SSL VPNs come of age
We see how six leading appliances measure up to one another and to IPSec
Endpoint Control 2.0, probably the best end-point security mechanism of any appliance reviewed here, has been added since I last reviewed Aventail’s platform. When users connect to the appliance, Endpoint Control places them in specific security “zones” based on their device profiles. A zone is a grouping that defines policy details such as whether to use a cache cleaner on the client’s browser or to allow remote access (deny/allow all). This system makes it easy for administrators to create and maintain security policies that change as the user changes locations.
Endpoint Control relies on client-side software from WholeSecurity or Zone Labs to perform preauthentication host scans; either product must be purchased separately. Without these add-ons, Endpoint Control can still determine where a client is connecting from but cannot determine details about running processes and so on. For even more protection, the EX-1500 also works Aventail’s cache cleaner and either Aventail Secure Desktop or Sygate On-Demand (also purchased separately).
The EX-1500 comes with excellent Web application support. It rewrites HTML on the fly and comes with some default Web application profiles to handle special applications such as Outlook Web Access -- although none of the appliances in this roundup had trouble with either of the Test Center’s Outlook Web Access 2000 and 2003 servers.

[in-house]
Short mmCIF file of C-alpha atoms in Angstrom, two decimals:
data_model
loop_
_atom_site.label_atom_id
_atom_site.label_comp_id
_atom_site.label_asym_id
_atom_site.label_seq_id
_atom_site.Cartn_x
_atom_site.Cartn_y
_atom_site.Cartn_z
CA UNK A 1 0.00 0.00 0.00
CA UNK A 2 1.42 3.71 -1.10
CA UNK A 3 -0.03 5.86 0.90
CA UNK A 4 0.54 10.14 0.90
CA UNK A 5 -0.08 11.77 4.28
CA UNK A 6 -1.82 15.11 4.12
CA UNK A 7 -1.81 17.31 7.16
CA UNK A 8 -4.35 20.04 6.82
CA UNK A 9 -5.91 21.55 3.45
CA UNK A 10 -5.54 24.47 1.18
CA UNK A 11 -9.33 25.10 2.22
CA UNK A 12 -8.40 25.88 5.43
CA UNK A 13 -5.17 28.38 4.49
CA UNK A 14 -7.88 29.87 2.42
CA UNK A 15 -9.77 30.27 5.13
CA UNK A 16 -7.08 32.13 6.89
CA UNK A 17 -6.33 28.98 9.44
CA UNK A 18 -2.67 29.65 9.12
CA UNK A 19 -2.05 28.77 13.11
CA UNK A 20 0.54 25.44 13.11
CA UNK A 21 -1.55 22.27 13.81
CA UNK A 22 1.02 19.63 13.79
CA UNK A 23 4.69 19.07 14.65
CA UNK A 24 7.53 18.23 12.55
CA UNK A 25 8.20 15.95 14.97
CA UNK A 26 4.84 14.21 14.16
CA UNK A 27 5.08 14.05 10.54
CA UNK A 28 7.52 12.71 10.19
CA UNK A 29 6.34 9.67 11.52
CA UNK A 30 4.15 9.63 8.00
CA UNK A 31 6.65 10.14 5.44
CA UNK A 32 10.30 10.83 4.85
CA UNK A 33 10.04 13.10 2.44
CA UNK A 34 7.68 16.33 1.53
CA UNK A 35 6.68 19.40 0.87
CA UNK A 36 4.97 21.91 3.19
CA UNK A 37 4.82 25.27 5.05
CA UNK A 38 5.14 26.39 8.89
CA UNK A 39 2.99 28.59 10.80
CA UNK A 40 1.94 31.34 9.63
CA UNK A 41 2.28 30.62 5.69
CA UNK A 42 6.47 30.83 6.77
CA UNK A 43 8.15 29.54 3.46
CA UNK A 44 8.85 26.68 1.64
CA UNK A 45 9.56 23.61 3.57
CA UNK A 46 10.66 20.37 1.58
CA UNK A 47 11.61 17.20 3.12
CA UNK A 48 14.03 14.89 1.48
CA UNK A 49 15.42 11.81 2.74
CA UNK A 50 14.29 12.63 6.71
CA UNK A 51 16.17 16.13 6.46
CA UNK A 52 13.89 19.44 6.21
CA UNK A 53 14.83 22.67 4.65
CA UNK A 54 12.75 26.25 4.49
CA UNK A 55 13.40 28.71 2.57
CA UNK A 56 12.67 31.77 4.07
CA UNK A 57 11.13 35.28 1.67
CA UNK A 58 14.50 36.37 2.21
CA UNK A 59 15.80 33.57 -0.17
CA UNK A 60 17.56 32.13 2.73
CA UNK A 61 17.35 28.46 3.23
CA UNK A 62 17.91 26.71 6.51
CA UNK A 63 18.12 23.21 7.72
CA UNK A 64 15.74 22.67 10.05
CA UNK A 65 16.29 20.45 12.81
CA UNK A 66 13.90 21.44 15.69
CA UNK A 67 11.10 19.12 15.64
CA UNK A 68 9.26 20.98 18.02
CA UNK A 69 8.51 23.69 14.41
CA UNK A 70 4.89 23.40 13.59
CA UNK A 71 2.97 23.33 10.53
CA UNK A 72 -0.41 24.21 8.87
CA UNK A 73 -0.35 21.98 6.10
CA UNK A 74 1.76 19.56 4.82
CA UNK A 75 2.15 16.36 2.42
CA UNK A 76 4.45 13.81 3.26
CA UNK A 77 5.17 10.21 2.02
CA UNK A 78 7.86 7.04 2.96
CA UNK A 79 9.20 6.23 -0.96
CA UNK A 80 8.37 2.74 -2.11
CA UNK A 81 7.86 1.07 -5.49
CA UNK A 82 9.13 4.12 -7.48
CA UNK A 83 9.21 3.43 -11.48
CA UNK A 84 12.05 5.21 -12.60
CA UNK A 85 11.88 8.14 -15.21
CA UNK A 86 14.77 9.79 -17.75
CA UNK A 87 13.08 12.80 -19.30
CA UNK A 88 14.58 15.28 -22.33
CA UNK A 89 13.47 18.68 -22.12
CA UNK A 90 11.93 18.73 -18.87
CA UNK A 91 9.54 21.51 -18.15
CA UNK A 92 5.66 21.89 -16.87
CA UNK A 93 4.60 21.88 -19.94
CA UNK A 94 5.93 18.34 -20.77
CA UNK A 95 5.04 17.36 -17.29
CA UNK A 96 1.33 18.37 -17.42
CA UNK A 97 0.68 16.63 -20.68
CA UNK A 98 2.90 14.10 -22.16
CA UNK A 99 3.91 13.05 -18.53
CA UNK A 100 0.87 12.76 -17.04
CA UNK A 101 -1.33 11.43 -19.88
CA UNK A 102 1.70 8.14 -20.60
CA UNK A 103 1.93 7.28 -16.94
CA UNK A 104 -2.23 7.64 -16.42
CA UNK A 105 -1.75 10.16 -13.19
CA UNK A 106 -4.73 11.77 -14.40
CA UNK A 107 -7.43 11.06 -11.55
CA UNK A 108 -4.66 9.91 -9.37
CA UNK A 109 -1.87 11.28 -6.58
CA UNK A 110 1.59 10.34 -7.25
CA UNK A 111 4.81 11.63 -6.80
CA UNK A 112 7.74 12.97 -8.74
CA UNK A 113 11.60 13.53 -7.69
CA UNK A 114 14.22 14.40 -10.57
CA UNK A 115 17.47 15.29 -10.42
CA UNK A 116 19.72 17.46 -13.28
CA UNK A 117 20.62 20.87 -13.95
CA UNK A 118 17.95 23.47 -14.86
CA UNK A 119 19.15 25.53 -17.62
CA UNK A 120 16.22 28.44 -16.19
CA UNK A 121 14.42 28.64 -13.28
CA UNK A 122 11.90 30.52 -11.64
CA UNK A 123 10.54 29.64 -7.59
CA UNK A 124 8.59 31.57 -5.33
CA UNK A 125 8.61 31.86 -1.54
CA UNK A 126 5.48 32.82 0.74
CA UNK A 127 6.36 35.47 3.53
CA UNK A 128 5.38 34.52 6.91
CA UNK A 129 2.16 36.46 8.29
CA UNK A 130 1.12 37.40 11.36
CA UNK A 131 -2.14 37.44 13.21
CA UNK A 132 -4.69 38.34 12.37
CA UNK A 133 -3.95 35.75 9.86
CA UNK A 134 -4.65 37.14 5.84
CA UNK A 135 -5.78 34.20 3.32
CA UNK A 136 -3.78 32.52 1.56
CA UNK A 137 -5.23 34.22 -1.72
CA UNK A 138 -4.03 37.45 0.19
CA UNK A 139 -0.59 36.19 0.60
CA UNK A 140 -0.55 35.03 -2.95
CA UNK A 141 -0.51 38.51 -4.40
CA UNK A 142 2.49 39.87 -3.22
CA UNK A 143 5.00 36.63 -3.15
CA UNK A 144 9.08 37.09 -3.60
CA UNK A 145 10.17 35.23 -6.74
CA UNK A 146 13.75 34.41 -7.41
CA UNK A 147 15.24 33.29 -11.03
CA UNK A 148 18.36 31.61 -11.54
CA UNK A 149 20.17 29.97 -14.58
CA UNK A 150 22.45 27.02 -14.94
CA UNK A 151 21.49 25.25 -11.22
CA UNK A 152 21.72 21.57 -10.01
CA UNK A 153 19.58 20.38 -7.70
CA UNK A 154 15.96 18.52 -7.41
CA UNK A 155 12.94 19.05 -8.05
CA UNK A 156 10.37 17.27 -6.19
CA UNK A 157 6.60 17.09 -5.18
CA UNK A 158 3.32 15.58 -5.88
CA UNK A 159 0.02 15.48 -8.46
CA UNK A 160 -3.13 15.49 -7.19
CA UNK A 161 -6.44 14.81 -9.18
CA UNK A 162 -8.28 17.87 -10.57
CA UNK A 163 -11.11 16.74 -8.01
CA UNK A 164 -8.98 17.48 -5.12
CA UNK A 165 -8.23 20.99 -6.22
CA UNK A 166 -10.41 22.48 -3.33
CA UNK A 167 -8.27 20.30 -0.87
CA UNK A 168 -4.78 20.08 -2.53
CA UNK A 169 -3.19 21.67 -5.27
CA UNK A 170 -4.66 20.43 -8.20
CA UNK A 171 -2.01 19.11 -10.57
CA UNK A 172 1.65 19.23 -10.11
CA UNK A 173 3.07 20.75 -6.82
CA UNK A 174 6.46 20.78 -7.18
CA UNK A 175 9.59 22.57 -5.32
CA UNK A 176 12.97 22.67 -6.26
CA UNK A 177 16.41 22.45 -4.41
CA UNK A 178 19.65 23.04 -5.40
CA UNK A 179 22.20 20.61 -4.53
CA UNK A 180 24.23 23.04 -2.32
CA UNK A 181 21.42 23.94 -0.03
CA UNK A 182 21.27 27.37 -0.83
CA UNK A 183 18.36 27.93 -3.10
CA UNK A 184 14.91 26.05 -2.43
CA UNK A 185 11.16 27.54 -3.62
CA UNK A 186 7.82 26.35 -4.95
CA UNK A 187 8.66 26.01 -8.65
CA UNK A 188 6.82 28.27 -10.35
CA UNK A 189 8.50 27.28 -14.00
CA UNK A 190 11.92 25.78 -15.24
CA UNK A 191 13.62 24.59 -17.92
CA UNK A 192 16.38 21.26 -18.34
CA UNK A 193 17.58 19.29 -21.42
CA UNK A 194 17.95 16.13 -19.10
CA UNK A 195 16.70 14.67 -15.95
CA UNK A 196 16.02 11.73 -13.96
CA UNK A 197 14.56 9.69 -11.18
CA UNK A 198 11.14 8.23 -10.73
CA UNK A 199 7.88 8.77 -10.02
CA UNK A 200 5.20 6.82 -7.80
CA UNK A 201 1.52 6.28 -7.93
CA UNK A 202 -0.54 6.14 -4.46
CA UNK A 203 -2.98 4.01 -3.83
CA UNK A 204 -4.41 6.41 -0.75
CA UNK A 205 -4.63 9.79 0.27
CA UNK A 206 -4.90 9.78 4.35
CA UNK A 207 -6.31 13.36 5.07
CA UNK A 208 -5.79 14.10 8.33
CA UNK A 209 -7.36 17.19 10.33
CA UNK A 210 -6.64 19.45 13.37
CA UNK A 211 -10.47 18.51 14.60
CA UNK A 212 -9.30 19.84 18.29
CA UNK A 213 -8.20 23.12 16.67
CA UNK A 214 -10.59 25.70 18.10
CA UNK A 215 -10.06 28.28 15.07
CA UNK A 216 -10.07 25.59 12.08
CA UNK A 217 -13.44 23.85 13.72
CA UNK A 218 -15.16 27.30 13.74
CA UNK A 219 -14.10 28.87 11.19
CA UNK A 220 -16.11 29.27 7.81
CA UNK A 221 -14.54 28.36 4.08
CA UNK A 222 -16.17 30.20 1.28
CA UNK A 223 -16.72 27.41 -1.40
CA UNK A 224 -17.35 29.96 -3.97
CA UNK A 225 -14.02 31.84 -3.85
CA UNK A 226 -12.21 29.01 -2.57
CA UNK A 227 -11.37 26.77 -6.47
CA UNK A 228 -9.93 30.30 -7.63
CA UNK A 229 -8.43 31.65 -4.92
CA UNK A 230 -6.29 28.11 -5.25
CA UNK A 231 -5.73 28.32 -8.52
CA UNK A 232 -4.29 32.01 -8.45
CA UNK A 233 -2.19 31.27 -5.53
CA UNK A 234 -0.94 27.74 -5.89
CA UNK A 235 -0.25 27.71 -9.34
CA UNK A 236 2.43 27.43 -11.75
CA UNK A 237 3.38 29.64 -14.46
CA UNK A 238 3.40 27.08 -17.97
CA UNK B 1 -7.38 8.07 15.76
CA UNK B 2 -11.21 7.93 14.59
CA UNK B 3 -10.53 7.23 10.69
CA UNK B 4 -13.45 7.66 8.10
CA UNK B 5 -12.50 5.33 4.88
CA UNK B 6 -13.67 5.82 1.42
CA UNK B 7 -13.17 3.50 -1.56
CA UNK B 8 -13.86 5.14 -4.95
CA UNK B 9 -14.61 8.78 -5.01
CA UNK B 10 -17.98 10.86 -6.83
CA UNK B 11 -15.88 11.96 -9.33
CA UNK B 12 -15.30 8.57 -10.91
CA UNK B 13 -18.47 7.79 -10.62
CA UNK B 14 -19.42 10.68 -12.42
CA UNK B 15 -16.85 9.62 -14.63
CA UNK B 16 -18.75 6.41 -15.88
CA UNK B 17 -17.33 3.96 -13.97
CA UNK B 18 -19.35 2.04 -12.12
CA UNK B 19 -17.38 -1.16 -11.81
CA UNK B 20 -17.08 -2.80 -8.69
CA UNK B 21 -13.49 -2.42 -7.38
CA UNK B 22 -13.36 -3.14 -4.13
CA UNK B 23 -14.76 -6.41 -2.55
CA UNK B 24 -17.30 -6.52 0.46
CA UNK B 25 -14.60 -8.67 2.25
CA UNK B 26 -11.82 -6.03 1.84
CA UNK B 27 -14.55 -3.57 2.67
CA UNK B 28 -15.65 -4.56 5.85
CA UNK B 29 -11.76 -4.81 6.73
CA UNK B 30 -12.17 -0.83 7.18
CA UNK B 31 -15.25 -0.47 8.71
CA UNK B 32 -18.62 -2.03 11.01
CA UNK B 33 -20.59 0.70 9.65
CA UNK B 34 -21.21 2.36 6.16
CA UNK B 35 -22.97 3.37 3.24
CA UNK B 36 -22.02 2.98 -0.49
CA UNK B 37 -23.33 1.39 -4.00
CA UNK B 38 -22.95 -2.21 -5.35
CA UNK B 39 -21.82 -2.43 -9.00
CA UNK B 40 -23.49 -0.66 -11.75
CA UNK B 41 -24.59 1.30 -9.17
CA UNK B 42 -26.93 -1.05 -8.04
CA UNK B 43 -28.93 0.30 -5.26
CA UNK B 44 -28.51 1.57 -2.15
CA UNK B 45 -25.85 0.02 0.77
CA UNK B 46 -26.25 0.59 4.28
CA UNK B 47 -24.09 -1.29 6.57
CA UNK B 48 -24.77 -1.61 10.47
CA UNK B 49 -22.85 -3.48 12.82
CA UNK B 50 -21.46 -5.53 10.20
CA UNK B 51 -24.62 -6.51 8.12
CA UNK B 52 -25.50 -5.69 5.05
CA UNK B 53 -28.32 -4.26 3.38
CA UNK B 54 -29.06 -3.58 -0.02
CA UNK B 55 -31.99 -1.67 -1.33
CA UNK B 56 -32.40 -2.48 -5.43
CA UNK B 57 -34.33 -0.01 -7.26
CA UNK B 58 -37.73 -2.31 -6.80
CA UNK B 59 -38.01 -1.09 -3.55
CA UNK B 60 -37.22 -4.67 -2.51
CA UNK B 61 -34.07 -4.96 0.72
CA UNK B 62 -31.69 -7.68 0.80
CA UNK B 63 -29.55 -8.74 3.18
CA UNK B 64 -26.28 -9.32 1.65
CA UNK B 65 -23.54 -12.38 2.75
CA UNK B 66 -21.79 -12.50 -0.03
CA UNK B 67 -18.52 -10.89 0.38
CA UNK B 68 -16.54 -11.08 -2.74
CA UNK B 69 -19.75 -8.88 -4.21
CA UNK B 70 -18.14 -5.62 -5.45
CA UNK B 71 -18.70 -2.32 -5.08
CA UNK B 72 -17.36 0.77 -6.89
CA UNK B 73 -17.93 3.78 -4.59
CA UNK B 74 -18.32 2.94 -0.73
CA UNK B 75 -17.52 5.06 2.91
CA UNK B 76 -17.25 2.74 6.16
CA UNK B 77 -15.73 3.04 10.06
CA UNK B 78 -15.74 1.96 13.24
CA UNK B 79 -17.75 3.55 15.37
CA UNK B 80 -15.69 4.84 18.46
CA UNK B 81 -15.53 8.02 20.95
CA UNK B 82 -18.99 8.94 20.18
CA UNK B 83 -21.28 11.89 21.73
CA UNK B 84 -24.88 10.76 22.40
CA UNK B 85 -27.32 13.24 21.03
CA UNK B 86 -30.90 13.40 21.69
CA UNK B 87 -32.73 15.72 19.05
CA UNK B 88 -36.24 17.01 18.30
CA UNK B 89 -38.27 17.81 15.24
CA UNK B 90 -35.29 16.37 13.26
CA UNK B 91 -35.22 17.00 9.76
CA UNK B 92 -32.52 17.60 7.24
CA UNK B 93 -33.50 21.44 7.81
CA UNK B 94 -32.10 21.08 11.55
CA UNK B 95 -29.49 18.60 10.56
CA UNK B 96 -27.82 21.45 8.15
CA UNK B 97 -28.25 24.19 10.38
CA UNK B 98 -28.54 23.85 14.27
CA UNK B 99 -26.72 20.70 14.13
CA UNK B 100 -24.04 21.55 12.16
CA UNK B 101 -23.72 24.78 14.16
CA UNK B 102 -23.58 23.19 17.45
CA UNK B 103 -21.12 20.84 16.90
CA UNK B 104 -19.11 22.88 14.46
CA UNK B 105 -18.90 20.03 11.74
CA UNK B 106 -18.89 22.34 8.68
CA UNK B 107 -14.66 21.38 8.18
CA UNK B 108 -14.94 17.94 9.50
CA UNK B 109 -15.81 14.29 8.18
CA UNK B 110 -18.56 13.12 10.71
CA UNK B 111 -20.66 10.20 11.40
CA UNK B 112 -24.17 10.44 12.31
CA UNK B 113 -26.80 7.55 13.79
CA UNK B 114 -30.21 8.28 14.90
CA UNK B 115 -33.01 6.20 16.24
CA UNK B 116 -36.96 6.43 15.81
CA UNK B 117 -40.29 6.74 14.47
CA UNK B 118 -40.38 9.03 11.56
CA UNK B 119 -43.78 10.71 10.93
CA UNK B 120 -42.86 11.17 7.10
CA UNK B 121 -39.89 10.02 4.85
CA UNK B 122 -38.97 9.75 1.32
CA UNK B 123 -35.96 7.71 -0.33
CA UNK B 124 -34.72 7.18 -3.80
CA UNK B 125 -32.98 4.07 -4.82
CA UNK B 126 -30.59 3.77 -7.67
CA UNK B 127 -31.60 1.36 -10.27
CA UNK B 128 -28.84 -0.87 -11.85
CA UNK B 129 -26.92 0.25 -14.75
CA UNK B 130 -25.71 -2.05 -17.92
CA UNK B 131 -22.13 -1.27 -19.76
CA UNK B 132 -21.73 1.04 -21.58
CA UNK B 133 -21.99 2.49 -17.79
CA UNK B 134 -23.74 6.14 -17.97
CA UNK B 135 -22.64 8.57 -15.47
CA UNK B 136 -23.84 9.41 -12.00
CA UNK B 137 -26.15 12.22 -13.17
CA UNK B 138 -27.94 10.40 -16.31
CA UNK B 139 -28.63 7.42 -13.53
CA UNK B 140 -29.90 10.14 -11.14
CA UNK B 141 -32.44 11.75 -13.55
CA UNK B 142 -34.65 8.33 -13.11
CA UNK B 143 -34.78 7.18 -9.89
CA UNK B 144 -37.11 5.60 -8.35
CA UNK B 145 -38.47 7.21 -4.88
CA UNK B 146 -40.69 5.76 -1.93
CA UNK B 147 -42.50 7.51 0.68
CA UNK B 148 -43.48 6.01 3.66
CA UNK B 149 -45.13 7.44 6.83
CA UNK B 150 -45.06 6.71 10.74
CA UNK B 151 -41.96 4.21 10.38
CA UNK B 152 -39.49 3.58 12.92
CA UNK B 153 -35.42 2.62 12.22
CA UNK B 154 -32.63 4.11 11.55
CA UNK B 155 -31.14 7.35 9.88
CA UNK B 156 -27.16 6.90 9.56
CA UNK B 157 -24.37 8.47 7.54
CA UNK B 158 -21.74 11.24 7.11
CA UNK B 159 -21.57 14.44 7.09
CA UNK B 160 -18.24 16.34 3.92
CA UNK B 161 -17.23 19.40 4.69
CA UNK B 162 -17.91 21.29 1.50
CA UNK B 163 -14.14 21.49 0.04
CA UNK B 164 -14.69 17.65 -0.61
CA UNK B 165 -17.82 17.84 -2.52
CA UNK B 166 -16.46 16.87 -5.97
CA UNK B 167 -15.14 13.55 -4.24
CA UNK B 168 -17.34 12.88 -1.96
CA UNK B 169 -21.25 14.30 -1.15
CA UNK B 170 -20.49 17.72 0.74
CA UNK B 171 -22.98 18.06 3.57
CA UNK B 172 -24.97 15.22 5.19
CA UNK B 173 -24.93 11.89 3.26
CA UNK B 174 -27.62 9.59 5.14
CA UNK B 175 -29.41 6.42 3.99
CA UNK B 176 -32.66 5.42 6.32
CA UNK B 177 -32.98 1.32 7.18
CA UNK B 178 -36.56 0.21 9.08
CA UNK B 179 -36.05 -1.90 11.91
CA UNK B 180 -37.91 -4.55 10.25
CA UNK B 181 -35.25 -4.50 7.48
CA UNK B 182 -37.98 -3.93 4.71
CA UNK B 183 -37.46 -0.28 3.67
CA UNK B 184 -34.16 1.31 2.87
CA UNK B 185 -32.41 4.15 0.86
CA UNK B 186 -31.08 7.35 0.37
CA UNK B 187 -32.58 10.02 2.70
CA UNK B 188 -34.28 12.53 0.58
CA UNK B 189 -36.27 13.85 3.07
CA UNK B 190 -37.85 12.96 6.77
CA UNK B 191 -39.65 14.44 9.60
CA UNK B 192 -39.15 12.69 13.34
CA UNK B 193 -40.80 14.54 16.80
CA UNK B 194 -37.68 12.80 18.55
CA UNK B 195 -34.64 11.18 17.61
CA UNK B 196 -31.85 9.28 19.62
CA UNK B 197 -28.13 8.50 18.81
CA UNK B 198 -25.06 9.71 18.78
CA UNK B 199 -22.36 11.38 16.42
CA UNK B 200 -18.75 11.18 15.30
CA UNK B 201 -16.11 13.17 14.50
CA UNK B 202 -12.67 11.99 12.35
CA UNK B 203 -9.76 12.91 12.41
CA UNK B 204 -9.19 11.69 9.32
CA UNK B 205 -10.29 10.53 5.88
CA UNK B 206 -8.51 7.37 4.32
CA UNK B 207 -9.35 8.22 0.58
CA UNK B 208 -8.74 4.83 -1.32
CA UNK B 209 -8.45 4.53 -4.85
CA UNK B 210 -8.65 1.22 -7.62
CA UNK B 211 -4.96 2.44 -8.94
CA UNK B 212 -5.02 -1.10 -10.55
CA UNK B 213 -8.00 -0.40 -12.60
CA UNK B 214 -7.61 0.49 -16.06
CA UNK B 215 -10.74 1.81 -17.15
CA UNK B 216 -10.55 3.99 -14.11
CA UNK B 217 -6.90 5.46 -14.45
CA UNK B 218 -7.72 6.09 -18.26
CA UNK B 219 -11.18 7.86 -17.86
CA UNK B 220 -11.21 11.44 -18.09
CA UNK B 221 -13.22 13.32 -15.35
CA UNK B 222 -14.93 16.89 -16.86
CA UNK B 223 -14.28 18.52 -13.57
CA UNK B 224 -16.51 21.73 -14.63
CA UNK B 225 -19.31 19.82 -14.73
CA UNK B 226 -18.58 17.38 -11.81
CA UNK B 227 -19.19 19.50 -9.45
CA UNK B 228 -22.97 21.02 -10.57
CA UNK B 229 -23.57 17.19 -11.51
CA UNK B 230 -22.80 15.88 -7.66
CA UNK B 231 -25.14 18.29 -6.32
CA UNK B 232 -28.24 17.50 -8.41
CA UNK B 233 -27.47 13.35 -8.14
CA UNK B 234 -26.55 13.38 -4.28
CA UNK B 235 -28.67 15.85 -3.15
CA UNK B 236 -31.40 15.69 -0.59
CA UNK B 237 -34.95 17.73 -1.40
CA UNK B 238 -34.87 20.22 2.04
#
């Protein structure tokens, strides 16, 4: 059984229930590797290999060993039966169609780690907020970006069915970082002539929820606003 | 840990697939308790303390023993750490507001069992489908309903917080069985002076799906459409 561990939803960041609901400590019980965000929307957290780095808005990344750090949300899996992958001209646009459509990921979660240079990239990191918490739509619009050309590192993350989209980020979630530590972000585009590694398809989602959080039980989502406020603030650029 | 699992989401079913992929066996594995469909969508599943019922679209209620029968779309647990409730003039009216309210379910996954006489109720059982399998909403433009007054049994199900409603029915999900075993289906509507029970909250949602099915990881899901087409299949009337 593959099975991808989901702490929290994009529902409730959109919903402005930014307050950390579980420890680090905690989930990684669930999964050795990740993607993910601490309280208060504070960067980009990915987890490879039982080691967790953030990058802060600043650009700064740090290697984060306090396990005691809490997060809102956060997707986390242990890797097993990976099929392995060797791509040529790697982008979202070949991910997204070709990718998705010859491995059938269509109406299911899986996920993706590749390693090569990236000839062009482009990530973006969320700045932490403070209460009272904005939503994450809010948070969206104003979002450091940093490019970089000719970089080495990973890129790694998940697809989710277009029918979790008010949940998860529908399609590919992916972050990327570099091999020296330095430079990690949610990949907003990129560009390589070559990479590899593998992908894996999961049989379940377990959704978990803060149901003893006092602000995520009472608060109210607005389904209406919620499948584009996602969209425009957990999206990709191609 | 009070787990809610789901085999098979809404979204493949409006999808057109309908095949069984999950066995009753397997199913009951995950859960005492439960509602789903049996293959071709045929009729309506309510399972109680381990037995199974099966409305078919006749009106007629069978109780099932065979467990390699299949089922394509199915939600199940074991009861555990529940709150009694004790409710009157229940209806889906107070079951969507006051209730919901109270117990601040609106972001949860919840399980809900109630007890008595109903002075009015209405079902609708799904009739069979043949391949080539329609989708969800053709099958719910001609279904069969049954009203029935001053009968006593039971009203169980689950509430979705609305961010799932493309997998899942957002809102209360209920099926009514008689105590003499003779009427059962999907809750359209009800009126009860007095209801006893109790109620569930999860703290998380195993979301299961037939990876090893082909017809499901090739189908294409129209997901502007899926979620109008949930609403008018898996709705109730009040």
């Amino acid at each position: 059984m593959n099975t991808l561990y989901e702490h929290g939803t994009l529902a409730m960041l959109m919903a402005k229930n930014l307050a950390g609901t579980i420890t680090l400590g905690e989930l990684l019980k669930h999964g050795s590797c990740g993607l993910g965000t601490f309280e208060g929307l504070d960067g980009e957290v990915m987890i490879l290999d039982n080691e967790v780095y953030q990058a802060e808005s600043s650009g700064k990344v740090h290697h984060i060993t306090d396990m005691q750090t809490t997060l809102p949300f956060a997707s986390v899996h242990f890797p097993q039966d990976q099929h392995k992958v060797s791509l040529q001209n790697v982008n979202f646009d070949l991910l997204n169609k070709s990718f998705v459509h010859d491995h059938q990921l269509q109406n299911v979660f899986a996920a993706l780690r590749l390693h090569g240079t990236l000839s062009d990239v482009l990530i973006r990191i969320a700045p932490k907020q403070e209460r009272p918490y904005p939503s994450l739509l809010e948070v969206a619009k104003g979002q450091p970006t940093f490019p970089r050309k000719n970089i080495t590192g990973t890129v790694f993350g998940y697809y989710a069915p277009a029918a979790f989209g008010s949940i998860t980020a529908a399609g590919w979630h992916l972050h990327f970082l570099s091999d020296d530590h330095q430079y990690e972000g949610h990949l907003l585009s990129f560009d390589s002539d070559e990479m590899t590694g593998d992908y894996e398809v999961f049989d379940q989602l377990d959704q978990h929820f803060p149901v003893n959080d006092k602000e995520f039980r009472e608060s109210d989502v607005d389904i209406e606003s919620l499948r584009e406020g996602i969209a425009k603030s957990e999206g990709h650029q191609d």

Thin-client support is Aventail OnDemand’s job. Not to be confused with Sygate On-Demand, Aventail OnDemand is a Java application that downloads on request to your browser and provides TCP application support.
Although good, Aventail’s logging features aren’t as comprehensive as those of the F5 FirePass 4100 or the Juniper NetScreen-SA 5000. The EX-1500 comes with support for Syslog, SNMP, and internal text logging but offers no built-in graphical reports.
One big drawback is that, as opposed to the other appliances reviewed here, the EX-1500 lacks any facility for true layer 3 tunneling. The included Aventail Connect utility almost makes up for this shortcoming, however. Aventail Connect is a Windows application installed on the remote PC that provides “network-level” access to back-end resources. It is not a true layer 3 tunnel -- remote users can ping in but not out -- but it does provide full TCP and UDP inbound support. Aventail promises to deliver full bidirectional tunnel capabilities in a future release.
F5 Networks FirePass 4100
Many features found in F5’s FirePass 1000 -- which InfoWorld reviewed in October -- carry over to the FirePass 4100 but in an updated, more powerful way. The 4100 also includes some less common features among SSL VPNs, such as content filtering and anti-virus scanning, both of which are implemented using open source software. The FirePass can even terminate site-to-site IPSec tunnels, although it isn’t designed to handle client-to-site IPSec.
The FirePass offers the standard portal-based access for Web applications, application access via TCP-only AppTunnels, and a layer 3 connector called Network Access. It also allows thin-client access to native host applications such as Citrix MetaFrame, Microsoft Terminal Services, X Windows, and “green-screen” legacy applications via special connector software. I tested the Terminal Services support against one of our Windows 2000 Servers and was surprised at how quick and smooth it was. The FirePass 4100’s layer 3 tunnel allows for both split and full tunneling and includes built-in VLAN support.